So you’re ready to start a cloud journey, or at least to start thinking about one. I’m sure you’re feeling overwhelmed by the number of questions you have. What are the pros? What are the cons? What cloud services provider should you use?
Whether your journey will direct you toward compute power, database storage, content delivery or other functionality, the cloud delivers what you need to take your organization to the next level of computing in the Amazon Web Services (AWS) cloud. Let’s take a look at AWS 101 and learn why this cloud computing solution makes sense.
Advantages of Cloud Computing
In past blogs, we’ve talked a lot about why cloud computing makes a difference, including this great overview of what you should know before you start the migration process. There are so many benefits to launching a cloud journey.
Moving from legacy solutions to cloud computing delivers massive economies of scale. You’ll enjoy lower infrastructure costs. You immediately slash your IT budget because you don’t have to make a capital investment in servers. You also won’t have to worry about on-premise server maintenance and repairs or backup systems.
Beyond the fact that you avoid huge capital costs, being “serverless” also dramatically increases your business agility. Cloud computing gives you an elastic environment where you simply pay as you go for what you use. You eliminate guessing about the demand for IT resources — and have an always-on computing environment.
Cloud computing infrastructure also is fully redundant, making it more reliable. It provides more powerful backup and disaster recovery solutions across secure regions and availability zones to keep your data accessible and safe 24/7.
Introduction to Critical AWS Services
Besides these advantages, the AWS Cloud offers eight important services. Here’s a snapshot of each of the core AWS services — and what makes them all essential to the AWS Cloud computing experience.
This service, also known as Amazon Elastic Compute Cloud, delivers secure, reliable compute capacity and simplifies elastic web-scale computing for developers, allowing them to build failure-resistant applications. As AWS notes, Amazon EC2 “changes the economics of computing by allowing you to pay only for capacity that you actually use,” and it “allows you to quickly scale capacity, both up and down, as your computing requirements change.” Customers have complete control and the ability to interact with all instances.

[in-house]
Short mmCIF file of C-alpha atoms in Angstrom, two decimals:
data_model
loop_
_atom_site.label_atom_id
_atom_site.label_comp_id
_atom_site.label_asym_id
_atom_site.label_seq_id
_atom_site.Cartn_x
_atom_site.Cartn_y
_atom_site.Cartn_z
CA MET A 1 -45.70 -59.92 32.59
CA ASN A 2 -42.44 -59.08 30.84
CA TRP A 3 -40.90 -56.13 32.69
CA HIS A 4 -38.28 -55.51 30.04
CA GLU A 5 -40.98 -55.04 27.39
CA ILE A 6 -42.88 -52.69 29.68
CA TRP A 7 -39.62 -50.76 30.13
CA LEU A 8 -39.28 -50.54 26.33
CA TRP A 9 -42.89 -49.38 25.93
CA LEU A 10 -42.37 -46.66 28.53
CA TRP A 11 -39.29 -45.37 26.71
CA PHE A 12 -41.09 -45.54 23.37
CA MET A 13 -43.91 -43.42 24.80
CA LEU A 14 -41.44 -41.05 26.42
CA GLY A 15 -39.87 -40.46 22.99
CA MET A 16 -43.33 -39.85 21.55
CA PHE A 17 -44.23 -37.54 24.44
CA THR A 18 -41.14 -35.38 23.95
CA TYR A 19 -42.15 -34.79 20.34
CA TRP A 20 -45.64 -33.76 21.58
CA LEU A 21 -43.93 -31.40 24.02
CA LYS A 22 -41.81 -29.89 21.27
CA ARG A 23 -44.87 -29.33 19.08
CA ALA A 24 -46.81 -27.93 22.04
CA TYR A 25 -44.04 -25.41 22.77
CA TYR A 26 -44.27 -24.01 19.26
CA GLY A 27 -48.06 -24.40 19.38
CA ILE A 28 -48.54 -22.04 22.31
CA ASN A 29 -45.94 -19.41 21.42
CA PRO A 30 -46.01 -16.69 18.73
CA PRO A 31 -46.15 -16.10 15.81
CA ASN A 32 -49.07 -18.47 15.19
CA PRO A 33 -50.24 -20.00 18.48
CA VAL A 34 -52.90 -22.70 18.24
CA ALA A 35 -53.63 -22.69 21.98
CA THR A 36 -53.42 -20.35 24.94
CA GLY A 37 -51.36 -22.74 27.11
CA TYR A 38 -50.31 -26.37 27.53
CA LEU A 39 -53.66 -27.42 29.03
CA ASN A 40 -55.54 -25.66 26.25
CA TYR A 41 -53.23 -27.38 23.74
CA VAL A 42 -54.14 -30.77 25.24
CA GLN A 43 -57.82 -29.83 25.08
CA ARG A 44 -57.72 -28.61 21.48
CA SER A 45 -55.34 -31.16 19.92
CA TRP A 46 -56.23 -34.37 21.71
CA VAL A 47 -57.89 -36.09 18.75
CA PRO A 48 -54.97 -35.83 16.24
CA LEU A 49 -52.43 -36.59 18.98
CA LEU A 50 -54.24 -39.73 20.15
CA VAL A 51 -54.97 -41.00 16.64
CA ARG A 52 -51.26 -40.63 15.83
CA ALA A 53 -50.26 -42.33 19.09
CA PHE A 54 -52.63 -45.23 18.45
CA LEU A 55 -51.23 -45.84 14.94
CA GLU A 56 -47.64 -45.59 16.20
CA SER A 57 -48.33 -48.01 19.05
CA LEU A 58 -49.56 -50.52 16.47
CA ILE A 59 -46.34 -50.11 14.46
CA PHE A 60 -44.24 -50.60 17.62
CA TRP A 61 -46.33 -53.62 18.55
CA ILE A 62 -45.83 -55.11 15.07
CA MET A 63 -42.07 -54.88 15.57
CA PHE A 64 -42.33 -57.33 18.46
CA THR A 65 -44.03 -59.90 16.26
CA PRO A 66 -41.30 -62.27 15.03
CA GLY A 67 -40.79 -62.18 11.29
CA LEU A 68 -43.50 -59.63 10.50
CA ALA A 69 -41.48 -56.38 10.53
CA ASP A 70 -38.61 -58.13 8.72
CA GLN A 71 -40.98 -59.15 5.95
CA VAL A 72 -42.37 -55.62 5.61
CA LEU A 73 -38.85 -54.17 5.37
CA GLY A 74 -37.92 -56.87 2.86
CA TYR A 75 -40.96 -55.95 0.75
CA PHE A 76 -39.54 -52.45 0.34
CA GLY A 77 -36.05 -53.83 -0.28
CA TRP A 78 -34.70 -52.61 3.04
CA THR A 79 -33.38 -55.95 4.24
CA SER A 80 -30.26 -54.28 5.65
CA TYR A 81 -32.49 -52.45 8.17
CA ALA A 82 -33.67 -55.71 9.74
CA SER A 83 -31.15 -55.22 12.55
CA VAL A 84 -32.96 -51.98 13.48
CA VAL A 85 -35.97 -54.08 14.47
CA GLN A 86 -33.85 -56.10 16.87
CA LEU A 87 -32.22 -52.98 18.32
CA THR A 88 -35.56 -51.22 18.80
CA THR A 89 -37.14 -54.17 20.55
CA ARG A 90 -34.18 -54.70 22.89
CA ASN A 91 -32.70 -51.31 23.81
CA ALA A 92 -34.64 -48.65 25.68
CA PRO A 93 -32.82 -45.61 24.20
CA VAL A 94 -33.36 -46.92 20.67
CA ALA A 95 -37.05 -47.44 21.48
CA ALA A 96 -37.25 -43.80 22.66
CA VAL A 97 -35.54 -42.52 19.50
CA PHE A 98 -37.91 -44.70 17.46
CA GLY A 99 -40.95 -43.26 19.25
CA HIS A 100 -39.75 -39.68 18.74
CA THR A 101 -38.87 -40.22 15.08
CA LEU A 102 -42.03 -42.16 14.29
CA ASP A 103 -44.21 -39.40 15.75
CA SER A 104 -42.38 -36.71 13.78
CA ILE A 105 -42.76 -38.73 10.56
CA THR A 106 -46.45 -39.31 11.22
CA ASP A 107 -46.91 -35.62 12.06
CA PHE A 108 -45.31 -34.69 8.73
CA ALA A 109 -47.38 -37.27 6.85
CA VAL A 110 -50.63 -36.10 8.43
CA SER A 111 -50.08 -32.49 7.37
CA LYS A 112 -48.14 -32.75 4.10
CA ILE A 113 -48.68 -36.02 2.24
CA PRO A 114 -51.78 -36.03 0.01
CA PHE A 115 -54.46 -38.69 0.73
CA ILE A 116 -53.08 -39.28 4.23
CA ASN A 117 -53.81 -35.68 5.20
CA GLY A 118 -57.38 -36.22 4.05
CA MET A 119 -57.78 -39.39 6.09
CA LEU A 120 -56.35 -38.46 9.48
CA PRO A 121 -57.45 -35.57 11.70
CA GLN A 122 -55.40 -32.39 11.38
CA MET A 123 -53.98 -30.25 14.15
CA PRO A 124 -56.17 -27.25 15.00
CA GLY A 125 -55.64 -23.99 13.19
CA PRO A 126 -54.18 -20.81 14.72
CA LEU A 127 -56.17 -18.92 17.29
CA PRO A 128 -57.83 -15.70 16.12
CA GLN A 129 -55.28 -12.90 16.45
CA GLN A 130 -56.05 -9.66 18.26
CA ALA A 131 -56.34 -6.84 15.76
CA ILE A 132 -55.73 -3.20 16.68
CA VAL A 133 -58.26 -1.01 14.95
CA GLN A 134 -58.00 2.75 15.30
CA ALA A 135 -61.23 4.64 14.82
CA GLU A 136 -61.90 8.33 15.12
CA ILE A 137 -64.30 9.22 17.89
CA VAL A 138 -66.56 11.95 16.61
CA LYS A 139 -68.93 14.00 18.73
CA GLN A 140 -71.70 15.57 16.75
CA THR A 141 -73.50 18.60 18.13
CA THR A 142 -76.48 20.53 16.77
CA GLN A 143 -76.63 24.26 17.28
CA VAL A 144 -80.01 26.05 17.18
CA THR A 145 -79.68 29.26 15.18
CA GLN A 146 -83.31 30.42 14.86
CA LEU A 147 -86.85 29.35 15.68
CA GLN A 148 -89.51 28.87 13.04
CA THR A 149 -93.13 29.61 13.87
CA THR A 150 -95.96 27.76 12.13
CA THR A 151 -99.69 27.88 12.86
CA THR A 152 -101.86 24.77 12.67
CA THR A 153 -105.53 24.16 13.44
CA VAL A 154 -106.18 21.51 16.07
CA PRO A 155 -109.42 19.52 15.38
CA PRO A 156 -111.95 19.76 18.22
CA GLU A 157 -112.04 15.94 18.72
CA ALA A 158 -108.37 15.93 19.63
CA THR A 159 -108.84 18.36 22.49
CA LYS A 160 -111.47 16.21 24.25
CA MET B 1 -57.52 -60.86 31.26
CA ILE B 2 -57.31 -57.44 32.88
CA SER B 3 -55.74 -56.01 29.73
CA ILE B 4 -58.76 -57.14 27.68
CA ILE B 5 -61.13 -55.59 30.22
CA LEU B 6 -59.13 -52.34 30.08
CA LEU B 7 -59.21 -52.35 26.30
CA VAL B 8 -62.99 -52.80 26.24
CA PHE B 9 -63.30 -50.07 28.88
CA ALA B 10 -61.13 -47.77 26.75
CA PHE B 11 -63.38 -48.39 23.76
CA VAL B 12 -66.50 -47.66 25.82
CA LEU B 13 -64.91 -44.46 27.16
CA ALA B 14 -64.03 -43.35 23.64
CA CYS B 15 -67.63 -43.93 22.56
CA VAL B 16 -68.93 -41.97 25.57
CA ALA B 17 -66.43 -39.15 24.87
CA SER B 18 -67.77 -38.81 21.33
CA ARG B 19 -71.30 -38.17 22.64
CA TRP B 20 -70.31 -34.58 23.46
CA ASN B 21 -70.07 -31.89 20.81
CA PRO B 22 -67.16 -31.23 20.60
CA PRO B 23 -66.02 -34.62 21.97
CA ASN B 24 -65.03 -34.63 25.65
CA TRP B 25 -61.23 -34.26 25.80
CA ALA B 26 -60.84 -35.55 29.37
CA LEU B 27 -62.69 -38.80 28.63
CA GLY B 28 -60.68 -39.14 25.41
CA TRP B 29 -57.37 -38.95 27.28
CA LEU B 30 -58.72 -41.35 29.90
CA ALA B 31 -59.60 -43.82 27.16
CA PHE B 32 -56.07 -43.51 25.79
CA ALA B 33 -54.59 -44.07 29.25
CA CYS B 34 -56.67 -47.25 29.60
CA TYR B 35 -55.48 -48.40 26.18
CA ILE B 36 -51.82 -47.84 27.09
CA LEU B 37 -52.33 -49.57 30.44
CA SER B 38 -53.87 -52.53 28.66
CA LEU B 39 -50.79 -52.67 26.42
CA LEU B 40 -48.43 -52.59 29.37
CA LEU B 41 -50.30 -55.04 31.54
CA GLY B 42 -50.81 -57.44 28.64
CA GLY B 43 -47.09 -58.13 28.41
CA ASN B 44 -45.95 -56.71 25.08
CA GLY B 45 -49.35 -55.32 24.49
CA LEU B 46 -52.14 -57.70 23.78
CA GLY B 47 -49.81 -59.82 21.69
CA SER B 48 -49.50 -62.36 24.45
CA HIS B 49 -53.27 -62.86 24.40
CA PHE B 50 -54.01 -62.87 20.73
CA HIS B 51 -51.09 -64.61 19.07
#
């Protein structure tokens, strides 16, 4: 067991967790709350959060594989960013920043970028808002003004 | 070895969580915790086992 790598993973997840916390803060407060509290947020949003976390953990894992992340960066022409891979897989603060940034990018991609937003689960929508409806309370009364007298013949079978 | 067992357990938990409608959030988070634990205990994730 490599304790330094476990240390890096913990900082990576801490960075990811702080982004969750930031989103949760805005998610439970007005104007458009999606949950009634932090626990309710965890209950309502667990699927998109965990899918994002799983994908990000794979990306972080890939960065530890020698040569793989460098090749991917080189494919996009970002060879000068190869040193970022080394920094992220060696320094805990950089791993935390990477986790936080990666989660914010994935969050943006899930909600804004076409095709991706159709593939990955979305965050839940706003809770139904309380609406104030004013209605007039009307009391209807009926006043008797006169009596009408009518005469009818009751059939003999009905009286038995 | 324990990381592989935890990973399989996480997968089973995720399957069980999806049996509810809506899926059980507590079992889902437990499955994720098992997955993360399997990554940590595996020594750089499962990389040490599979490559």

AWS Auto Scaling
With this service, you get unified scaling for your cloud applications. You can monitor applications and automatically adjust capacity to ensure you get predictable, cost-effective performance for rapid application scaling for multiple resources across multiple services. And, again, you pay only for what you need, and optimize costs, availability or a balance of the two. You can save dollars by scaling out to meet demand, and then scaling back in (think down) once demand drops.
Amazon Simple Storage Service (S3)
This object storage service offers scalability, data availability, security and performance. It gives customers of all sizes and industries the ability to store and protect any amount of data for a range of use cases such as websites, mobile applications, backup and restore, archive, enterprise applications, IoT devices and big data analytics. According to AWS, Amazon S3 is “designed for 99.999999999% (11 nines) of durability, and stores data for millions of applications for companies all around the world.”
Amazon Route 53
A highly available and scalable cloud Domain Name System (DNS) web service, Amazon Route 53 gives developers and businesses a reliable, cost-effective way to route users to internet applications. It does this by translating domain names like www.onix.net into the corresponding numeric IP addresses like 192.0.2.1 that computers use to connect to each other. It connects user requests to AWS-backed infrastructure, including Amazon EC2 instances or Amazon S3 buckets. It also can route users to non-AWS infrastructure.
The Amazon Relational Database Service (RDS) easily and cost-efficiently helps users set up, operate and scale a relational database in the cloud. Offering resizable capacity, Amazon RDS automates time-consuming tasks such as hardware provisioning, database setup, patching and backups. It gives users the choice of six familiar database engines, including Amazon Aurora, MariaDB, MySQL, Oracle Database, PostgreSQL and SQL Server.
With Amazon Virtual Private Cloud (VPC), you can provision an isolated section of the AWS Cloud to launch AWS resources within a self-defined virtual network. This gives you complete control over your virtual networking environment. For example, you can have a public-facing subnet that has internet access for your web servers, but keep your backend systems, including databases or application servers, in a subnet that’s private facing and without Internet access.
Amazon Cloud Watch
DevOps engineers, site reliability engineers (SREs), developers and IT managers get actionable data and insights about applications through Amazon Cloud Watch. It allows you to react to system-wide performance changes, optimize resource utilization and get a unified view of the operational health of AWS resources, applications and services that run on AWS and on-premise servers. Data is presented in forms, metrics, logs and events.
With AWS Lambda, you get serverless compute capabilities that allow you to run code for virtually any type of application or backend service without provisioning and running servers. No administration is needed. Upload code and let Lambda handle everything needed to run and scale your code with high availability. You pay for only the compute time you consume.
Shared Security Responsibility
Security and compliance are important factors in your cloud journey. Overall, however, AWS relies on three fundamental approaches to protect cloud infrastructure and data: